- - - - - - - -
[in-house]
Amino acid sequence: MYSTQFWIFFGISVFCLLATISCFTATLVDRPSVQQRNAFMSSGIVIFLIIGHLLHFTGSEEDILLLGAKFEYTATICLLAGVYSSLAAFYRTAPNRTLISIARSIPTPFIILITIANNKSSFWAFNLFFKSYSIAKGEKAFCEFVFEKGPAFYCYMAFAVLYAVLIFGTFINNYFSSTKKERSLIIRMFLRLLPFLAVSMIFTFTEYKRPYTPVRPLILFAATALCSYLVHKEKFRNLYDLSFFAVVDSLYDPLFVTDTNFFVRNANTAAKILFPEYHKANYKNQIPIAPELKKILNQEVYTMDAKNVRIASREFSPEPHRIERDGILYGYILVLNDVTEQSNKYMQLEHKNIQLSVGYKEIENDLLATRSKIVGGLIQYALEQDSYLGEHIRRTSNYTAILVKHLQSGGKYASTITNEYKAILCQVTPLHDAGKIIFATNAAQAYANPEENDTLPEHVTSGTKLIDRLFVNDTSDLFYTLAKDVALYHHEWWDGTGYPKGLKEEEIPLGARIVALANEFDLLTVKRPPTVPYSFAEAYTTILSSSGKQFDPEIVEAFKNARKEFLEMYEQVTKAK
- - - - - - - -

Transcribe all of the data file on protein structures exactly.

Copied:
[in-house]
Amino acid sequence: MYSTQFWIFFGISVFCLLATISCFTATLVDRPSVQQRNAFMSSGIVIFLIIGHLLHFTGSEEDILLLGAKFEYTATICLLAGVYSSLAAFYRTAPNRTLISIARSIPTPFIILITIANNKSSFWAFNLFFKSYSIAKGEKAFCEFVFEKGPAFYCYMAFAVLYAVLIFGTFINNYFSSTKKERSLIIRMFLRLLPFLAVSMIFTFTEYKRPYTPVRPLILFAATALCSYLVHKEKFRNLYDLSFFAVVDSLYDPLFVTDTNFFVRNANTAAKILFPEYHKANYKNQIPIAPELKKILNQEVYTMDAKNVRIASREFSPEPHRIERDGILYGYILVLNDVTEQSNKYMQLEHKNIQLSVGYKEIENDLLATRSKIVGGLIQYALEQDSYLGEHIRRTSNYTAILVKHLQSGGKYASTITNEYKAILCQVTPLHDAGKIIFATNAAQAYANPEENDTLPEHVTSGTKLIDRLFVNDTSDLFYTLAKDVALYHHEWWDGTGYPKGLKEEEIPLGARIVALANEFDLLTVKRPPTVPYSFAEAYTTILSSSGKQFDPEIVEAFKNARKEFLEMYEQVTKAK